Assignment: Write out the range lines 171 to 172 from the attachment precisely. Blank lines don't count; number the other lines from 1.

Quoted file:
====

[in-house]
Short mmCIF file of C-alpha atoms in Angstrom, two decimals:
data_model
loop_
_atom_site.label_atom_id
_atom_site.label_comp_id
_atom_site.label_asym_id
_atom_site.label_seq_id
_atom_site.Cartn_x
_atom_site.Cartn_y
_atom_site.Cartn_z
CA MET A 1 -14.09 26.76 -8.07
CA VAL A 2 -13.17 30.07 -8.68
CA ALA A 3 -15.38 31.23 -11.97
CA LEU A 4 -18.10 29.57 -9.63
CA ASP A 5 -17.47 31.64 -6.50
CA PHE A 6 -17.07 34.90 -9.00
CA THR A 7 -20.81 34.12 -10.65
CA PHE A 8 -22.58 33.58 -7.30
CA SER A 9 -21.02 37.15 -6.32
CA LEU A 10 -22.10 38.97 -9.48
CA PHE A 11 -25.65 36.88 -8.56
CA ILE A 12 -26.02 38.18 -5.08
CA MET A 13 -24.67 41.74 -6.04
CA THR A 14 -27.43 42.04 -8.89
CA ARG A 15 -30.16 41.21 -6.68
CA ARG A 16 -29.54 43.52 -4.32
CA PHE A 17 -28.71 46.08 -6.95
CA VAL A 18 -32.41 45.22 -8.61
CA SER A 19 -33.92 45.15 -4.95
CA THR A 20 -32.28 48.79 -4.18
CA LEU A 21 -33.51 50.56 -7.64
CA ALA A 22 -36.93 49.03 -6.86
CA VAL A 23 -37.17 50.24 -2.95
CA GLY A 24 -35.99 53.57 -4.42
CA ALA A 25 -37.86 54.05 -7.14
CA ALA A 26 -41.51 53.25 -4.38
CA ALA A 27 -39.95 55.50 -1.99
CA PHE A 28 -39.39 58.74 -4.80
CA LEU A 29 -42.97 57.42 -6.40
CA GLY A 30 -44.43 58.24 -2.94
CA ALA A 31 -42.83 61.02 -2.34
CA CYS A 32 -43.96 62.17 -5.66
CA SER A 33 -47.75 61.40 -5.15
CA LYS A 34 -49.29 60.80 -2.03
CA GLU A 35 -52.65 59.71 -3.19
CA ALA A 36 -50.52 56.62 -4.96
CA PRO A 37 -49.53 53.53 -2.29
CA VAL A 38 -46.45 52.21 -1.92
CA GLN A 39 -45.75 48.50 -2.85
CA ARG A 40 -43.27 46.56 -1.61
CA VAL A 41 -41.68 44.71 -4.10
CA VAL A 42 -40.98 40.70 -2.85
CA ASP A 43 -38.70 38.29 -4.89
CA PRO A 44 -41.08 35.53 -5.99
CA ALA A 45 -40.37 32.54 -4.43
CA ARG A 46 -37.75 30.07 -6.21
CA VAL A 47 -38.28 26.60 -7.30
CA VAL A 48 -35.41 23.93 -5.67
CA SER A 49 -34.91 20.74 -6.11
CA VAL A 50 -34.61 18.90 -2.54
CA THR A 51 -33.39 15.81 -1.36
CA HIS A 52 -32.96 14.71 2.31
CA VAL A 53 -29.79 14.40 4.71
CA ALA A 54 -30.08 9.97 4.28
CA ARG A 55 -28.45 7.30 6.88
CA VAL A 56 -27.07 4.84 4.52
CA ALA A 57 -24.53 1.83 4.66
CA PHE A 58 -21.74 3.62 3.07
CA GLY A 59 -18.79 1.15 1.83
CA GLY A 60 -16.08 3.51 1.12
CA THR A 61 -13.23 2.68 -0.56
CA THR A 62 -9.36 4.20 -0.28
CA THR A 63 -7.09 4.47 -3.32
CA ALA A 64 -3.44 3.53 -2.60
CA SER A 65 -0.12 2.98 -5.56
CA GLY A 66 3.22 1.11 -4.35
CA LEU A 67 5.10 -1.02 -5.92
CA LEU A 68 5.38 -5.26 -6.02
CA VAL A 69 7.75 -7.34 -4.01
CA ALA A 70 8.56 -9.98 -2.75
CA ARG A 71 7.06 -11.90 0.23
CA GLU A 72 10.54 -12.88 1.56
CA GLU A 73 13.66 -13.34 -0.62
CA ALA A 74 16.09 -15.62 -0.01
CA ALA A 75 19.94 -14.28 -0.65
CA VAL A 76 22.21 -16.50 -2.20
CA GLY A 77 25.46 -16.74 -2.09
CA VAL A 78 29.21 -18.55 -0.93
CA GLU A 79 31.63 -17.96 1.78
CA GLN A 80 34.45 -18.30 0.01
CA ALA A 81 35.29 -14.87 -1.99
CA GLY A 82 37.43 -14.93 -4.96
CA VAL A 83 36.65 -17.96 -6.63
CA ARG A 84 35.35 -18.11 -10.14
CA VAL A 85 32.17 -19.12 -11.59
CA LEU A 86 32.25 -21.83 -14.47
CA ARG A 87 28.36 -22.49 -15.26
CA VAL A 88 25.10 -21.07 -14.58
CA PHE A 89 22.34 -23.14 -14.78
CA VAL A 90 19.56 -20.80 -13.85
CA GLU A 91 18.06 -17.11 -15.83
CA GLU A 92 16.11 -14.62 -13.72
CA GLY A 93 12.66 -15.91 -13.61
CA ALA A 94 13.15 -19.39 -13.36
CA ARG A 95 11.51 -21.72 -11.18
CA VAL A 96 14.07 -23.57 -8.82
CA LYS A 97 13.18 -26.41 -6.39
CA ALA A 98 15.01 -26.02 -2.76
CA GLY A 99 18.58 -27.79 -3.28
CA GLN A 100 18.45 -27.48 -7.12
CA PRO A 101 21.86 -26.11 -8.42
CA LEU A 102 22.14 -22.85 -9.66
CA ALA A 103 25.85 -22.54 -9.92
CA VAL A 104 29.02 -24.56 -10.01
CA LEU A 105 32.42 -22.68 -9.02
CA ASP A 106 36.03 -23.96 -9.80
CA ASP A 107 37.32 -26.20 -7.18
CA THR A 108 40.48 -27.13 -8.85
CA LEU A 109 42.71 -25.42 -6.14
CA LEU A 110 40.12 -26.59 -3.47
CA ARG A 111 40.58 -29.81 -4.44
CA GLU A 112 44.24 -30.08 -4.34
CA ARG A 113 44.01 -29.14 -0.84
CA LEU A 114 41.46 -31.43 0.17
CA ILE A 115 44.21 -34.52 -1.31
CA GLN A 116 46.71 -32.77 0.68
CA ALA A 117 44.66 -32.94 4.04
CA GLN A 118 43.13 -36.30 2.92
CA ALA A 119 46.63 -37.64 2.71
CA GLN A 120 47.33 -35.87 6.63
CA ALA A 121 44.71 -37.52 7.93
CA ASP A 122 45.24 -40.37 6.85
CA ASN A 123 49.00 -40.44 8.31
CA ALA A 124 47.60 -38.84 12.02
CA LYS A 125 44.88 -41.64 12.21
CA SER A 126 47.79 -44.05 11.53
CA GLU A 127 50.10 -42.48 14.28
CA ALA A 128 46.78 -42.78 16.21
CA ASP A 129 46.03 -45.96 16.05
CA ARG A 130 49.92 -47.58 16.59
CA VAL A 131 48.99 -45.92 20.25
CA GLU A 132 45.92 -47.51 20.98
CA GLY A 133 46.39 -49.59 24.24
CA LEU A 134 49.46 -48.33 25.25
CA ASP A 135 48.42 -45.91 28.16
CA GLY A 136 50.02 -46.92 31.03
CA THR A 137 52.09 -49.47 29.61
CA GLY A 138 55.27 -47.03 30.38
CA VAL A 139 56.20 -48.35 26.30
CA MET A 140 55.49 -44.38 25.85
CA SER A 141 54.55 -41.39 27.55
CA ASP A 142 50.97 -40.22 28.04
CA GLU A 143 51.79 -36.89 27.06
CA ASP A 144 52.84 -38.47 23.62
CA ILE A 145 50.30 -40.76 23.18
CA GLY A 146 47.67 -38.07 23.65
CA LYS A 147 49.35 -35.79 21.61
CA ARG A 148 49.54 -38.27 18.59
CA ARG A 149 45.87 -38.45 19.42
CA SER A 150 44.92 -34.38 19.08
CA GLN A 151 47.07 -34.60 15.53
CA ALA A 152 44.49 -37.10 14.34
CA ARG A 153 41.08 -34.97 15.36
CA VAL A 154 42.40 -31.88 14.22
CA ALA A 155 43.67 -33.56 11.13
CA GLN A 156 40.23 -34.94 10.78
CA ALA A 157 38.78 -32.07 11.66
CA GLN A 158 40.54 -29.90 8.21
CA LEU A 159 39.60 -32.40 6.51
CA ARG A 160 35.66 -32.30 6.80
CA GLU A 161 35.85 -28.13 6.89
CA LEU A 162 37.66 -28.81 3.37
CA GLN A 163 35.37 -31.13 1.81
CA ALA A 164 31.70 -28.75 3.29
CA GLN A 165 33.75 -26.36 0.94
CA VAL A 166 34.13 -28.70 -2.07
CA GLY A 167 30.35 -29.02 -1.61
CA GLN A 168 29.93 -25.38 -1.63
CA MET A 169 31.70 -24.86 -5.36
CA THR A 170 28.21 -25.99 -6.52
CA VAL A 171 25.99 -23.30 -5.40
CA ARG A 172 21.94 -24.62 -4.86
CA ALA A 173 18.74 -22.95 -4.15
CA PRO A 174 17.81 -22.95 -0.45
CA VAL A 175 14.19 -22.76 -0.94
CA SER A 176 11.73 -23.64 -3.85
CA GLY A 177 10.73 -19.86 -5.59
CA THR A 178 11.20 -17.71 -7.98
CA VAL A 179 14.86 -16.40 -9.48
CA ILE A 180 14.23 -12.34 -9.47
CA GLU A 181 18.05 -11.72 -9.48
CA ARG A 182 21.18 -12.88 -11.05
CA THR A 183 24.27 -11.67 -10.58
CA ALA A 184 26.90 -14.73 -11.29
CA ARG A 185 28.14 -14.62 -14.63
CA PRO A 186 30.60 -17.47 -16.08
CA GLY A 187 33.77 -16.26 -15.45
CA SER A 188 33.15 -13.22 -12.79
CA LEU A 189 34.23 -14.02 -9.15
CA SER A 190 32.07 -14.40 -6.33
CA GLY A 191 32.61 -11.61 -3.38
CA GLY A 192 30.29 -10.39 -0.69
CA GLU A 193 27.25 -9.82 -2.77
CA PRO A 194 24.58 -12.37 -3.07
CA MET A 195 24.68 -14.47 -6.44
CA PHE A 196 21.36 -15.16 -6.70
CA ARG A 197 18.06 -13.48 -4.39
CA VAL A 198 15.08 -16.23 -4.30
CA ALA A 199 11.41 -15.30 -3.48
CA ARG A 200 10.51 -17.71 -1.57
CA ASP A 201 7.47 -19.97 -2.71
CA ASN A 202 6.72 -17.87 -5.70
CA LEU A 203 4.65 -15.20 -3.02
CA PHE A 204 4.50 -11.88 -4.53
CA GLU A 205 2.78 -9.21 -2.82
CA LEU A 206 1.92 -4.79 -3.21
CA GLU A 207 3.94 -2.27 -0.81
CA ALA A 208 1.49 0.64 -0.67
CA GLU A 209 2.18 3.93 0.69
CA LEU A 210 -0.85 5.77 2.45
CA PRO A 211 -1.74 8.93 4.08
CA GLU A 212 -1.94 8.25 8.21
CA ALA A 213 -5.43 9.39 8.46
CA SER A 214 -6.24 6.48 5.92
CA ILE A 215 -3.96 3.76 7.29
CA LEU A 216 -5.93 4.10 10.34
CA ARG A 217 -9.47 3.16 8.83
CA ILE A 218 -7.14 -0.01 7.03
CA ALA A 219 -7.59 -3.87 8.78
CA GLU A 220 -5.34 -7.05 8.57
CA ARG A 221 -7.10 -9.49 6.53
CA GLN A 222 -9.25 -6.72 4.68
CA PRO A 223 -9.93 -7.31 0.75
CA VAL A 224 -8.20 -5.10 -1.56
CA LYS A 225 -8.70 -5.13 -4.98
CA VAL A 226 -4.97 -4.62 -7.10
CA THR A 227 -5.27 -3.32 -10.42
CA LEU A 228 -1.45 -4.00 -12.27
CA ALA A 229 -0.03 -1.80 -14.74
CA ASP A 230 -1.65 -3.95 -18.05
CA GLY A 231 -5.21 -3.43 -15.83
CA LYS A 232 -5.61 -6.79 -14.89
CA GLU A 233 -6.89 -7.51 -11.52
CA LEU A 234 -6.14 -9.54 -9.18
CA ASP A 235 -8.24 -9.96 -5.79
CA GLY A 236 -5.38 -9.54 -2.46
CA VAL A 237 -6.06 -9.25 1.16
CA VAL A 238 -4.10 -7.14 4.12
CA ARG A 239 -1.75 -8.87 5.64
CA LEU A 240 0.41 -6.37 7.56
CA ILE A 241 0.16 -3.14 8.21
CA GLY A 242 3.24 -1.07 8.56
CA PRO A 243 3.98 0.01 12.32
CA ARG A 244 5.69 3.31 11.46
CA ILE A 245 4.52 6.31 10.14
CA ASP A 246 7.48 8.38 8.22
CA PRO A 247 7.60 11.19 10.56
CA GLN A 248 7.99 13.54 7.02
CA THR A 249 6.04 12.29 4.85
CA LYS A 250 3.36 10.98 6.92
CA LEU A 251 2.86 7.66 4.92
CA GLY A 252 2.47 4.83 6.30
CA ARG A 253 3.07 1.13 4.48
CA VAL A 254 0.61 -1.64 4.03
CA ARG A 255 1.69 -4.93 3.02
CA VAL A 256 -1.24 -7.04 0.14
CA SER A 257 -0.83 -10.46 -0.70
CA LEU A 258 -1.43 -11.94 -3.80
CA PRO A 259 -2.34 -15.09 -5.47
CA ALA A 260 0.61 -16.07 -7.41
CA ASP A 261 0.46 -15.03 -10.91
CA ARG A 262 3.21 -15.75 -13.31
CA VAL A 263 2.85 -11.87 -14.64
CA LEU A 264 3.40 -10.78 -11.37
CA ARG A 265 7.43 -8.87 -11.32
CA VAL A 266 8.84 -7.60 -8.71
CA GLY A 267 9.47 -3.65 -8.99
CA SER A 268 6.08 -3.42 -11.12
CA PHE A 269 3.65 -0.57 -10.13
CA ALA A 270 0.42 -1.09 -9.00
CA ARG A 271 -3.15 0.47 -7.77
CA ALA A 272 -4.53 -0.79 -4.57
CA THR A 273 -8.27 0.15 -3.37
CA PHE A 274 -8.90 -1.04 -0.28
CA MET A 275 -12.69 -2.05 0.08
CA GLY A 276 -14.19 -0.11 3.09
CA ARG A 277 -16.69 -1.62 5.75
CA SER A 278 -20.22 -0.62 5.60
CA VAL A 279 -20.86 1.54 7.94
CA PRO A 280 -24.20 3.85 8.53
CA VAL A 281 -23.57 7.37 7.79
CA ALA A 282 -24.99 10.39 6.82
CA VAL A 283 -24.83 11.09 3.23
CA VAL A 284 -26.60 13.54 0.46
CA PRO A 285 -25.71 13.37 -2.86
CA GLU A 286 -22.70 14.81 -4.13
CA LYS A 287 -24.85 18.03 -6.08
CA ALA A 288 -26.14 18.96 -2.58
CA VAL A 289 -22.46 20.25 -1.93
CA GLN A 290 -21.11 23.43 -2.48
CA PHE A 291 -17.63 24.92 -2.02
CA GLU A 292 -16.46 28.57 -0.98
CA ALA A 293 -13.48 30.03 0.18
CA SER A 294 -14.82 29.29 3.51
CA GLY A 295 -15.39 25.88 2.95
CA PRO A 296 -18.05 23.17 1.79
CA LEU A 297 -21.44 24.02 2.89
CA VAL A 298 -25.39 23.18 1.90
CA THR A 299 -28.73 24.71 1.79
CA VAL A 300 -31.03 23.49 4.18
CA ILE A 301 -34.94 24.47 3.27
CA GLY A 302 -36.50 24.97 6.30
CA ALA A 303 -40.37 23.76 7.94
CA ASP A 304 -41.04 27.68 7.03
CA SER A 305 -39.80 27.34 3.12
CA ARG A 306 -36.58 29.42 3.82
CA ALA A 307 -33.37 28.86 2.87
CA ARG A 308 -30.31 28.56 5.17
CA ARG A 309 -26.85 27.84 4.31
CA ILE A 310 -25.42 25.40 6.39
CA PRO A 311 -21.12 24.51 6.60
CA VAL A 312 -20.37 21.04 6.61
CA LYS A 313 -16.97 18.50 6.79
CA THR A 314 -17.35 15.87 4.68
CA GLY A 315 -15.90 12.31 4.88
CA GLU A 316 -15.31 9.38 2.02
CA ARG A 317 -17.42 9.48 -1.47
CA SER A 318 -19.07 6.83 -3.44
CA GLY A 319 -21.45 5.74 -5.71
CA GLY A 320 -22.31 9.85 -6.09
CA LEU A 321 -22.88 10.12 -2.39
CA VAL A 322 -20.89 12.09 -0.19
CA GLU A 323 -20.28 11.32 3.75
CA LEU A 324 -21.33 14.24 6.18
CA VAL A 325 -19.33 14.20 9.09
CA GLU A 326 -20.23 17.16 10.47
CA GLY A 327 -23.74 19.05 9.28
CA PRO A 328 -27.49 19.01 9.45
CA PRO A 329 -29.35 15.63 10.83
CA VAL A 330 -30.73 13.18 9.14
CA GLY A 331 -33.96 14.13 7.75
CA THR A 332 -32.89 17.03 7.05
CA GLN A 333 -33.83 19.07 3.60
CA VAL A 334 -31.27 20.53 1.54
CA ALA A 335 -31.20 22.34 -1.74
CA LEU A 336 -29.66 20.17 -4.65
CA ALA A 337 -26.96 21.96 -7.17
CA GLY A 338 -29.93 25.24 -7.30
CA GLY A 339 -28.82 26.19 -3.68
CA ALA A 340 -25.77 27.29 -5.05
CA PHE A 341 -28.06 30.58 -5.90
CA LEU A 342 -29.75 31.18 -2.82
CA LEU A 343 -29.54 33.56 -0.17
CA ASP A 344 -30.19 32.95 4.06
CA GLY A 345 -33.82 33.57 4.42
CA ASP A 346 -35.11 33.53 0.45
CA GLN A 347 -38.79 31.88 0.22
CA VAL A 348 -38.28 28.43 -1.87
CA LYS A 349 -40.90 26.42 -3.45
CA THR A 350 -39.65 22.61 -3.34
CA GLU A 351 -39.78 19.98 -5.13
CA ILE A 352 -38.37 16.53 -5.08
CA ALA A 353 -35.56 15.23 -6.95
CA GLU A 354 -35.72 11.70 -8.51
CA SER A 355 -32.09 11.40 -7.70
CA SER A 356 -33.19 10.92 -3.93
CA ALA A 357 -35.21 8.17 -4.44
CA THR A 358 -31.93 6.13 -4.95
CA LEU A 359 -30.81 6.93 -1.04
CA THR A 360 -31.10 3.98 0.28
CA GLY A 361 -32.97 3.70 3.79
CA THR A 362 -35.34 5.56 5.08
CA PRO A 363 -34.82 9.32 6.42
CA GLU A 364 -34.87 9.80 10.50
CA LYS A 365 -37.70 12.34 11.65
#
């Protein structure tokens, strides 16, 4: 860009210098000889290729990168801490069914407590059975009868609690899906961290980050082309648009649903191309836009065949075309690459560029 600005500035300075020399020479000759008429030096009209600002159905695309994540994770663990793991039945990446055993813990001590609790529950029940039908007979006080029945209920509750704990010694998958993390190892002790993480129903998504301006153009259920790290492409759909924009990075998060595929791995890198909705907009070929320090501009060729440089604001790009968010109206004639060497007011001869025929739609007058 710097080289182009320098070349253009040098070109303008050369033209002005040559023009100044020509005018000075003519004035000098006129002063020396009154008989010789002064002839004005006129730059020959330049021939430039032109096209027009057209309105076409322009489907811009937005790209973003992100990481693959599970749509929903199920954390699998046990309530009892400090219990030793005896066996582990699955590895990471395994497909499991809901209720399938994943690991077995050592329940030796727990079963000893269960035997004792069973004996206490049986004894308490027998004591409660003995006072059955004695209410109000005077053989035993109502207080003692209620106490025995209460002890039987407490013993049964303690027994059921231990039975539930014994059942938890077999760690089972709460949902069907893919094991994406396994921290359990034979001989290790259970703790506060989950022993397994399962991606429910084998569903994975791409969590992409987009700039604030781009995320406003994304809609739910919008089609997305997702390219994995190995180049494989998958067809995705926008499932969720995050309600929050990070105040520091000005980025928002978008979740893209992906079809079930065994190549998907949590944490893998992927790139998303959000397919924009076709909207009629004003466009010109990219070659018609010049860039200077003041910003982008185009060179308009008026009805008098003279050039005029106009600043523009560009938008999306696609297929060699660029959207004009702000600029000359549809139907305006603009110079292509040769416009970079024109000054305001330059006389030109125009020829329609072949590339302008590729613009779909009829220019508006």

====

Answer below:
CA ARG A 160 35.66 -32.30 6.80
CA GLU A 161 35.85 -28.13 6.89